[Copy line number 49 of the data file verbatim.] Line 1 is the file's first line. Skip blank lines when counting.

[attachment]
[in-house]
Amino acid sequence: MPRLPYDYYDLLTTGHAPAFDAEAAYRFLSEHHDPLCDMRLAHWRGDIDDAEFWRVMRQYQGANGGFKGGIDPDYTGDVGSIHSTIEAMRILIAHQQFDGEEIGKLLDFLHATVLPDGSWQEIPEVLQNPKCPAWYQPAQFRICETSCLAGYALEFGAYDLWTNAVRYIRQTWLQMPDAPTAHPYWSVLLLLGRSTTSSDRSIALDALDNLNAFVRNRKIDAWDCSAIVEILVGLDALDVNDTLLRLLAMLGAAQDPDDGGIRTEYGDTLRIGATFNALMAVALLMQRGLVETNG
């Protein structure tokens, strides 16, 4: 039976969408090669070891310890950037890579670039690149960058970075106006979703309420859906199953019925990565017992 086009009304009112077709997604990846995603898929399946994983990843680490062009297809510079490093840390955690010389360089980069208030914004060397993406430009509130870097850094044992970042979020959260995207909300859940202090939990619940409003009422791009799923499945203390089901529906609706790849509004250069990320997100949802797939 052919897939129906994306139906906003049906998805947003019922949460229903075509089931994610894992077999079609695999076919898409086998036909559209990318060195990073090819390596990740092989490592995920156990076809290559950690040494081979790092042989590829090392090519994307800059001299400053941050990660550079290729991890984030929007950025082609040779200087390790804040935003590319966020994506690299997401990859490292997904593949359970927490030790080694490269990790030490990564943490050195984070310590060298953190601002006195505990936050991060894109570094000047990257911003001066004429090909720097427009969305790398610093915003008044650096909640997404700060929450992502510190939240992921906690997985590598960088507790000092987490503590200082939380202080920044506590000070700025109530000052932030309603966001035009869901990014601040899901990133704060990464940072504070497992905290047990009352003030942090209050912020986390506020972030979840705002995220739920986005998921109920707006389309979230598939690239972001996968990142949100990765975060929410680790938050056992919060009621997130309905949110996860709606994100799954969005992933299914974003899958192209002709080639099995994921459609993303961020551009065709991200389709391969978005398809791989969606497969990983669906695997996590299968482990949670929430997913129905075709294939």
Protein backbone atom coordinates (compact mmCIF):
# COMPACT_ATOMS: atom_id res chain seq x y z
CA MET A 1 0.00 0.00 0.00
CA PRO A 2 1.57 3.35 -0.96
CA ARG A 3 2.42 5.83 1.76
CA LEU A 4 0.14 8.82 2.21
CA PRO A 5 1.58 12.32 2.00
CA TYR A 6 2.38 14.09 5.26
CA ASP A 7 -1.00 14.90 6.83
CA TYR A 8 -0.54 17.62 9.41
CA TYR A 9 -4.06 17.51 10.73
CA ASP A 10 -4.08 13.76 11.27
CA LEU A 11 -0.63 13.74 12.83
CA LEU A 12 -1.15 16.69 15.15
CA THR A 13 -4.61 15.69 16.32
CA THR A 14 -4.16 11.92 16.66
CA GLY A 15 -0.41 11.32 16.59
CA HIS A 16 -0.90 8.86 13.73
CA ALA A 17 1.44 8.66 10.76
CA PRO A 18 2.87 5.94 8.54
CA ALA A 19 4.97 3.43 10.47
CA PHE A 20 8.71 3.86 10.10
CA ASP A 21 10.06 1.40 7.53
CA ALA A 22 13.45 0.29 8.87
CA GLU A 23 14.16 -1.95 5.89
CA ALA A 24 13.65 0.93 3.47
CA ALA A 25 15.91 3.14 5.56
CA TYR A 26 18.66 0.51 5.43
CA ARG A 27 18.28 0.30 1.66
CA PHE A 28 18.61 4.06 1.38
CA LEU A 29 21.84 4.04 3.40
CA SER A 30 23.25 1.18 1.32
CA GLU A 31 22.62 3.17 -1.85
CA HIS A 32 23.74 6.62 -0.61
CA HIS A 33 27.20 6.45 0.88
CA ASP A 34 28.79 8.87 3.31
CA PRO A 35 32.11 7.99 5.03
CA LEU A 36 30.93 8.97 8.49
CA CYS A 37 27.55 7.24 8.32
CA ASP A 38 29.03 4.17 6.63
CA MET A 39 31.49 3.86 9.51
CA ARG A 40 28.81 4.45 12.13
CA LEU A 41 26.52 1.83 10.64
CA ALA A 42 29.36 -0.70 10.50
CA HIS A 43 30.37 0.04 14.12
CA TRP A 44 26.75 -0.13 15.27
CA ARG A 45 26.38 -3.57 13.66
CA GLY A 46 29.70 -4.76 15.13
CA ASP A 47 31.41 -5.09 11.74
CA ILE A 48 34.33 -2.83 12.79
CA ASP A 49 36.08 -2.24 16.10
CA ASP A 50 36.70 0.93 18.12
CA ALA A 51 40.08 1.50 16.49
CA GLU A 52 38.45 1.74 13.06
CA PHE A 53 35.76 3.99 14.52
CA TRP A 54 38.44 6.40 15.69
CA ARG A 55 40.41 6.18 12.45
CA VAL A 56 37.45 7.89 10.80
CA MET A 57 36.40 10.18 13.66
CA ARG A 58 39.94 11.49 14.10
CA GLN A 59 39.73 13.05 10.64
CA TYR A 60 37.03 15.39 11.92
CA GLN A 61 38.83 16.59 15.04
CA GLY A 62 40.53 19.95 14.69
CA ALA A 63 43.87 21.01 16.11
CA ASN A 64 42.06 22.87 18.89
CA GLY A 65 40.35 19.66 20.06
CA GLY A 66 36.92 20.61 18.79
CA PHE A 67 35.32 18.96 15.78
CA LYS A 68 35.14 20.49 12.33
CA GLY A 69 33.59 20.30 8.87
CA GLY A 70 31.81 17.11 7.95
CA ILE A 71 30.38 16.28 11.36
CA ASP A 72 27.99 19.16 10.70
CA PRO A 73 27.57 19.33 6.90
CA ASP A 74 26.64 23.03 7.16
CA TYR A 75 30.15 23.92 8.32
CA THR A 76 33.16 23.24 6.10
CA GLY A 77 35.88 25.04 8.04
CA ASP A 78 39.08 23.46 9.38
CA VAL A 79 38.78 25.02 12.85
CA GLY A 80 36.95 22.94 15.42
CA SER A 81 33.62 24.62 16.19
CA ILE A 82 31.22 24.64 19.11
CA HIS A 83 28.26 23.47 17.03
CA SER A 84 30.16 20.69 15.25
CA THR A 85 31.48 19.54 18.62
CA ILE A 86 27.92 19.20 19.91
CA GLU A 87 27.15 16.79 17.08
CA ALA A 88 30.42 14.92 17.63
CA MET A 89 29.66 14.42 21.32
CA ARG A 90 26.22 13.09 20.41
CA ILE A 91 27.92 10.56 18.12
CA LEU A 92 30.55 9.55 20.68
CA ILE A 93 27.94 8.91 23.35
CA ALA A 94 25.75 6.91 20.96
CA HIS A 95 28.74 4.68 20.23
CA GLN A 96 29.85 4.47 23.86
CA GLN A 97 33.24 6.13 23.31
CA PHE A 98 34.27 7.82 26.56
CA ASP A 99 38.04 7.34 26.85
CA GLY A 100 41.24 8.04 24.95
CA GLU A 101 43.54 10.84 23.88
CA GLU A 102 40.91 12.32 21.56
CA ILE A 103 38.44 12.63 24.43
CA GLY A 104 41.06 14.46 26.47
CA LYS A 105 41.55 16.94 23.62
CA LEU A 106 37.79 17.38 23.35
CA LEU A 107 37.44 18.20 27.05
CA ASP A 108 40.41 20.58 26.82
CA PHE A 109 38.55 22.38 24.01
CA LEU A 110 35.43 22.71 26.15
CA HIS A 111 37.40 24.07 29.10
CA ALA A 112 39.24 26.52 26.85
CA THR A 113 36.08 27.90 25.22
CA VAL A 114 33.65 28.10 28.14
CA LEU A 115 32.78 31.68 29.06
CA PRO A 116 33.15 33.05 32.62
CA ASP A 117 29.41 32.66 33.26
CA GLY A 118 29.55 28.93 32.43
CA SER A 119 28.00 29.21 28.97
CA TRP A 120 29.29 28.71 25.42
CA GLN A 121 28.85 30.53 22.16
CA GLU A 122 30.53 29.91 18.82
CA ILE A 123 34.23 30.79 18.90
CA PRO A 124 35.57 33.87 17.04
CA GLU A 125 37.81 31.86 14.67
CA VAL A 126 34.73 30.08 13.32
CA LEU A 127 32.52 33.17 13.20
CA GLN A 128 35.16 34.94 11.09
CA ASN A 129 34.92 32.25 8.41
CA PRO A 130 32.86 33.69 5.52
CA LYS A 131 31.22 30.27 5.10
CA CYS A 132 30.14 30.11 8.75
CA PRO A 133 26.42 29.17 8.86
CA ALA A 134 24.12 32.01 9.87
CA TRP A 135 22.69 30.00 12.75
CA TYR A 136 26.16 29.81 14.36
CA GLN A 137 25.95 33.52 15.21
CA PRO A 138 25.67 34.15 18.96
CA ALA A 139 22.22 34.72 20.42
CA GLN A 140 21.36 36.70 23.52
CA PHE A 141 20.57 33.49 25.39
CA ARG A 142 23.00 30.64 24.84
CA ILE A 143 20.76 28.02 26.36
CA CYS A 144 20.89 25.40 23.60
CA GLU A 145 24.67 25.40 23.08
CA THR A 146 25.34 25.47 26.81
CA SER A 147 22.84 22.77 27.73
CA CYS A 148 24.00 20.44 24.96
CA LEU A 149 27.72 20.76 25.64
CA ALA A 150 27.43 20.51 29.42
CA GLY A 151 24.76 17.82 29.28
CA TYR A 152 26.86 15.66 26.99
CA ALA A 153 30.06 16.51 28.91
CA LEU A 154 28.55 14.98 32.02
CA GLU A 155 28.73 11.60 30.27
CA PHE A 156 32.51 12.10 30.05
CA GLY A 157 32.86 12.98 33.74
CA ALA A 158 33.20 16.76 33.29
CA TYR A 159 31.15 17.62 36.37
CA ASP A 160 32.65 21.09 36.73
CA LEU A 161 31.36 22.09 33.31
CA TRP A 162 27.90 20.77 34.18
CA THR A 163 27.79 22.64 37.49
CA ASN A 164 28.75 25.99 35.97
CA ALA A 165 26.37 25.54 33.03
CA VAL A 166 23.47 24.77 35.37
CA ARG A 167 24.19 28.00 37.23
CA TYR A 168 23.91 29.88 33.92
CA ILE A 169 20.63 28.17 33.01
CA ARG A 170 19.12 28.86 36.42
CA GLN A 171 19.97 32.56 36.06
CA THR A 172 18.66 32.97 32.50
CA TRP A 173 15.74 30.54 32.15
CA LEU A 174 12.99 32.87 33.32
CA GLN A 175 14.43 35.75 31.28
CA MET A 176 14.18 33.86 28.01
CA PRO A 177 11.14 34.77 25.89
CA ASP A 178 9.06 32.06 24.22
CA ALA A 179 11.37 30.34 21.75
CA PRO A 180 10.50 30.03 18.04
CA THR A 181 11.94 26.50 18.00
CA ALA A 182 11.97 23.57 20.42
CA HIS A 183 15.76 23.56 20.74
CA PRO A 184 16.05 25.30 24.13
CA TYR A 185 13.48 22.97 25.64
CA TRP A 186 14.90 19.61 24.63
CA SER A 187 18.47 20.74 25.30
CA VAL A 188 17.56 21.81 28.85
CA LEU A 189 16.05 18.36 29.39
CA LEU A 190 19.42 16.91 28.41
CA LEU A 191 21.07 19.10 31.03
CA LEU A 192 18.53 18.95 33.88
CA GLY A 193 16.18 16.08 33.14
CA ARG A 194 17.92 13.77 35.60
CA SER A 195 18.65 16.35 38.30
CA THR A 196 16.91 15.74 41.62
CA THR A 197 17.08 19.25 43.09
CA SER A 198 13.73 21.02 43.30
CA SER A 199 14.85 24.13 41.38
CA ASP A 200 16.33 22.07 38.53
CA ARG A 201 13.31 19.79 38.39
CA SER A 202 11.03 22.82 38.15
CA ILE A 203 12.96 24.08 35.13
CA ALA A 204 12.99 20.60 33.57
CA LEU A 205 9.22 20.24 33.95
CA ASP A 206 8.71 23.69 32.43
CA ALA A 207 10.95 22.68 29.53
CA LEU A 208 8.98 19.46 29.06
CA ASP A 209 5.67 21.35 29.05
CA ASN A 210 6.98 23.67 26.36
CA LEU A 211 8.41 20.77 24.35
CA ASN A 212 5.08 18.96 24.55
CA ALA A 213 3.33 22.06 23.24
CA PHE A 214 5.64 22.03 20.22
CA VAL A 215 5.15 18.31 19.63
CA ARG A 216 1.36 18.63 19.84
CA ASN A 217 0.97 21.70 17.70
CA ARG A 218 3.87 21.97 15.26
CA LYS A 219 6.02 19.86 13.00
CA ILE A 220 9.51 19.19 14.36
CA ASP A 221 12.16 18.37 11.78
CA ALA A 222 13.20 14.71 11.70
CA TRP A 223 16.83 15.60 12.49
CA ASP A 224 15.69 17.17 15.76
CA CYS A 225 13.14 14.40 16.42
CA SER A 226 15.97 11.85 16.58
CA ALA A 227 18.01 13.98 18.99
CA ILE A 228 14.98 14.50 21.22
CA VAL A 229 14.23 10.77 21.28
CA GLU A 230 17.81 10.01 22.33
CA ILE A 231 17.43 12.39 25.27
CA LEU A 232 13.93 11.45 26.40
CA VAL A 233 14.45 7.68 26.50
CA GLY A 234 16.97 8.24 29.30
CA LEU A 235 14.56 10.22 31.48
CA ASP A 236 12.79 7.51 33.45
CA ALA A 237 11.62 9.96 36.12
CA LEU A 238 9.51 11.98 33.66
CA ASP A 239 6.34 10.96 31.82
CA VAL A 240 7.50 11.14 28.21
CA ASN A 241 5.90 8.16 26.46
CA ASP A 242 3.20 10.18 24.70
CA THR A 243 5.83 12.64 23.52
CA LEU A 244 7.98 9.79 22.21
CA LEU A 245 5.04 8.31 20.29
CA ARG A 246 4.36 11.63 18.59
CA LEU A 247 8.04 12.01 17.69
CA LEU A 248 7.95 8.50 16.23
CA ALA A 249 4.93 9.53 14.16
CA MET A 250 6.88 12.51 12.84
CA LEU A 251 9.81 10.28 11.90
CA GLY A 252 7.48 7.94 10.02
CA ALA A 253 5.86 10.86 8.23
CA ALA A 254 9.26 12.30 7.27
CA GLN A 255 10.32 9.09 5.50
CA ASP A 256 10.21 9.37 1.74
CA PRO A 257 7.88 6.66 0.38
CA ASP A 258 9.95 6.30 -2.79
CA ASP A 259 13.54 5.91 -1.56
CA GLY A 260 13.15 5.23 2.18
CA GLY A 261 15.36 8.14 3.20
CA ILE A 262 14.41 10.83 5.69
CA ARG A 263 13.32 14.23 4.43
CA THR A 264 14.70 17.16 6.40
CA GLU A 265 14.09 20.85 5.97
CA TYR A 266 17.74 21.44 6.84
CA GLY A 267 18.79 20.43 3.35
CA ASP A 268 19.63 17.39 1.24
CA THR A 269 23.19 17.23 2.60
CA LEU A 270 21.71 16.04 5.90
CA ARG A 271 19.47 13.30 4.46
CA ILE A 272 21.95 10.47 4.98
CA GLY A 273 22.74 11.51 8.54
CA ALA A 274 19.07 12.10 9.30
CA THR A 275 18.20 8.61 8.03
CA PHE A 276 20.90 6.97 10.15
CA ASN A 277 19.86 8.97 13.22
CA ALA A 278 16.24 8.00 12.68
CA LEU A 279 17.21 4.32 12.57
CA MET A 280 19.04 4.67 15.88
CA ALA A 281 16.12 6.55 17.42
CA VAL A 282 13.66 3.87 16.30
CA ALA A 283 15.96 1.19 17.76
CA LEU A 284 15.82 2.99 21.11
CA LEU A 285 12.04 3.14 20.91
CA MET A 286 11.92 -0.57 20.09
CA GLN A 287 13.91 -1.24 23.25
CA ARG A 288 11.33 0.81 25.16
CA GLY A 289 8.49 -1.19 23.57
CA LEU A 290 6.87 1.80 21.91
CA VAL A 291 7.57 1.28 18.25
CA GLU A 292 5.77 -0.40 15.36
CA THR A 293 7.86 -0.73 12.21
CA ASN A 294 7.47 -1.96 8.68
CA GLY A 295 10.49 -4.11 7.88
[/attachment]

CA TRP A 44 26.75 -0.13 15.27